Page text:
BMW M54 Harmonic Damper

This will be a multi-post series discussing the function of the harmonic balancer and the shortcomings of the factory unit on the BMW M54 engine, specifically the M54B30.

Why do we need a harmonic damper?

We were all told that the inline-six engine is free of unbalanced forces and moments and is "perfectly balanced" blah-blah... The reality is that it's impossible to have a piston engine with a crankshaft and connecting rods which is perfectly balanced. But let's go deeper and look at where these difficulties come from.

The Reciprocating Piston Engine

We all know the internal combustion engine converts the chemical energy from the fuel into mechanical energy we can use; and the connecting rod links the reciprocating motion of the piston to the rotating motion of the crankshaft.So the piston moves up and down while the crankshaft rotates and the connecting rod has to do both -- sounds complicated. And it is! Now, let's look at the big end of the connecting rod in detail (see Fig. 1). Referring to this p.o.s. MS paint sketch as a figure makes me chuckle...

So we have the crankshaft spinning at constant RPM which means that the time it takes to make each of those 90 degree rotations above is the same. The big yellow circle represents the crankshaft main journal spinning in the main bearing while the blue-black circle represents the rod journal traveling with the rod big end. The stroke is twice the distance between the main journal and the rod journal (blue-yellow to blue-black circle called the crank throw) and is constant at 89.6mm for our M54B30 engine. The rod length is also constant and is 135mm. Let's call the height of the piston at the bottom (bottom dead center, BDC) our reference height and say it is 0mm. From my amazing sketch you can see that when the piston is at top dead center (TDC) the height is equal to twice the crank throw, i.e.the stroke of 89.6mm.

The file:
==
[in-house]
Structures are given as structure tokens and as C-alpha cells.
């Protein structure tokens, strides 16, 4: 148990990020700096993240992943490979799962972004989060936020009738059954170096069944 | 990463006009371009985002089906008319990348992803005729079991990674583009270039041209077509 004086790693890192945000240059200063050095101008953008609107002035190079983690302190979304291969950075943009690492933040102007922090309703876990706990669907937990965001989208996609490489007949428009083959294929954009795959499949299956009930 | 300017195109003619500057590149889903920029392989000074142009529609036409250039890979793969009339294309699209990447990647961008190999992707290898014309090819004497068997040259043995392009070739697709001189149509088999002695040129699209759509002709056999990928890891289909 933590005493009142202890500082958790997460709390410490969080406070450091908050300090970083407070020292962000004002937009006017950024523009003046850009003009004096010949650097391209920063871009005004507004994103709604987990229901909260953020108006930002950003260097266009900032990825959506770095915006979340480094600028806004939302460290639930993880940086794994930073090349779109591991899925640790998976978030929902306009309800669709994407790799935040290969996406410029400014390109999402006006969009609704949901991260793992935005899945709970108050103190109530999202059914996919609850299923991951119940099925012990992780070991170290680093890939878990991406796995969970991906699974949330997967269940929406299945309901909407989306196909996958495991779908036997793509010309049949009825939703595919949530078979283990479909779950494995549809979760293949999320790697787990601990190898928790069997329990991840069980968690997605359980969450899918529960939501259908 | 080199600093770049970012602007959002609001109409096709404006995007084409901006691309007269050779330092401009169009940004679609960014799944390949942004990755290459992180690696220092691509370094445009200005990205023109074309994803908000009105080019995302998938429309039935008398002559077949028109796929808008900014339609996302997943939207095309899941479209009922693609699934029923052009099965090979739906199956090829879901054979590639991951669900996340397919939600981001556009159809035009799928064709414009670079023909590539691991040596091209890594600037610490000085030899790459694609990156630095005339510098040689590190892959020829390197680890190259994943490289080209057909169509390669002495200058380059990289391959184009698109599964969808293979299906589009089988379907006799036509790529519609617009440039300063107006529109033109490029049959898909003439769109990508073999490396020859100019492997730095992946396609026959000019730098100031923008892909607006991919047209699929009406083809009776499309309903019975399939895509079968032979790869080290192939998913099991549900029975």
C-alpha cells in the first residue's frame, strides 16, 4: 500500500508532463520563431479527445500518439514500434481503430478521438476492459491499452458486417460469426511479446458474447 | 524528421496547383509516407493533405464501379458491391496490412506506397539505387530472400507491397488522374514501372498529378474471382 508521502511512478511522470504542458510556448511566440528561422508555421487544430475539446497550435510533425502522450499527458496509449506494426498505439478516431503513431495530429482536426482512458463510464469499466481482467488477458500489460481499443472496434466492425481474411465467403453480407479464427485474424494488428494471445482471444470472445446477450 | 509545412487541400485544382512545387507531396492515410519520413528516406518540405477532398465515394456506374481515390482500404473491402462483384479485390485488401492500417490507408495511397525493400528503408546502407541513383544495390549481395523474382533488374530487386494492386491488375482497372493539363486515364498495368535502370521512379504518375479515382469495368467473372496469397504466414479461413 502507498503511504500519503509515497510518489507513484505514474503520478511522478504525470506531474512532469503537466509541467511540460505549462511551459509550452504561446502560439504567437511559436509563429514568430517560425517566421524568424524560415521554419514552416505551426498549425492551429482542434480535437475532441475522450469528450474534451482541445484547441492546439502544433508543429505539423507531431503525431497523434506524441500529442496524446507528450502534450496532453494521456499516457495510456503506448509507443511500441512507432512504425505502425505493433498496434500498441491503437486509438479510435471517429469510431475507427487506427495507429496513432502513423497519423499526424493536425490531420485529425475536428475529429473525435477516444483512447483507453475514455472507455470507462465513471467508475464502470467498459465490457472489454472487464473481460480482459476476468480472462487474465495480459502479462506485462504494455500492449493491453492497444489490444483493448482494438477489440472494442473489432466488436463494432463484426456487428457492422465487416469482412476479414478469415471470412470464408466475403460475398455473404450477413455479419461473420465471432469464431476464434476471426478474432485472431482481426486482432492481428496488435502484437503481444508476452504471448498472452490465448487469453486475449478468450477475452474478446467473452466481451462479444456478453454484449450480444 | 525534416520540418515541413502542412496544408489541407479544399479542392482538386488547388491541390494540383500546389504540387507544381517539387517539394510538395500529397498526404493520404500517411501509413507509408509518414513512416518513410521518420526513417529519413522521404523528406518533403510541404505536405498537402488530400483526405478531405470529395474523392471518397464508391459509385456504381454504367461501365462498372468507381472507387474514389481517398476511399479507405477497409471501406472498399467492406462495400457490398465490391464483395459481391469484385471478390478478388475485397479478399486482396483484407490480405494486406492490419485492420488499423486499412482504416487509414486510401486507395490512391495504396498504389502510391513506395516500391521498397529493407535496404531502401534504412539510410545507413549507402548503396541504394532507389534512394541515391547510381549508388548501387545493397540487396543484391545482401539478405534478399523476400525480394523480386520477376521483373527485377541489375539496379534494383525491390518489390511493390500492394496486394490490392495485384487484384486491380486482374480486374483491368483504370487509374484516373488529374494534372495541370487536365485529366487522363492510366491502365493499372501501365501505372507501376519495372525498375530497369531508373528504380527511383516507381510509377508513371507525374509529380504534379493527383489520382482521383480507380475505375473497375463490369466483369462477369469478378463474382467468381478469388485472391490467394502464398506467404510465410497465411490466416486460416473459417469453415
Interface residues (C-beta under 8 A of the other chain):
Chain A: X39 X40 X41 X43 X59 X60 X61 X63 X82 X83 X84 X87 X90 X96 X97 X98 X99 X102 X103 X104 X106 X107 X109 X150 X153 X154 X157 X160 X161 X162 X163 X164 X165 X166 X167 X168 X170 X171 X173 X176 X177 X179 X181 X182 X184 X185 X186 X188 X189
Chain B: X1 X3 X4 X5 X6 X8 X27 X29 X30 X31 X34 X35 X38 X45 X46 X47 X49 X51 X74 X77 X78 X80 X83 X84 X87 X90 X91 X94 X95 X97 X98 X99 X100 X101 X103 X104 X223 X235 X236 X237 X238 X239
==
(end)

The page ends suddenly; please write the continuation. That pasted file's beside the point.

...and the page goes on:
But what happens at the two points 90 degrees before and after TDC? From the good ol' Pythagorean theorem we can calculate the height relative to BDC as h = sqrt(rod length^2 - (stroke/2)^2) - (rod_length-stroke/2)  to get our height above the reference height which means... h=37.15mm. Tada! Okay, I agree it's not obvious. So we start at 0mm and 90degrees later we are at 37.15mm above BDC. But wait! The crank throw is 89.6/2=44.8mm!!! So we take half the time, but traveled less than half the distance. And in the next 90degrees we go from 37.15mm to 89.6mm which is 52.45mm. So we travel more than half the stroke! Okay, if you are still following along you get some kind of gold star B) We just discovered that the piston travels slower on the bottom part of the stroke and faster on the top part of the stroke using only high school geometry. This is very significant. In the next post we will see how the rod to stroke ratio is the key to understanding the dynamics of the piston motion.
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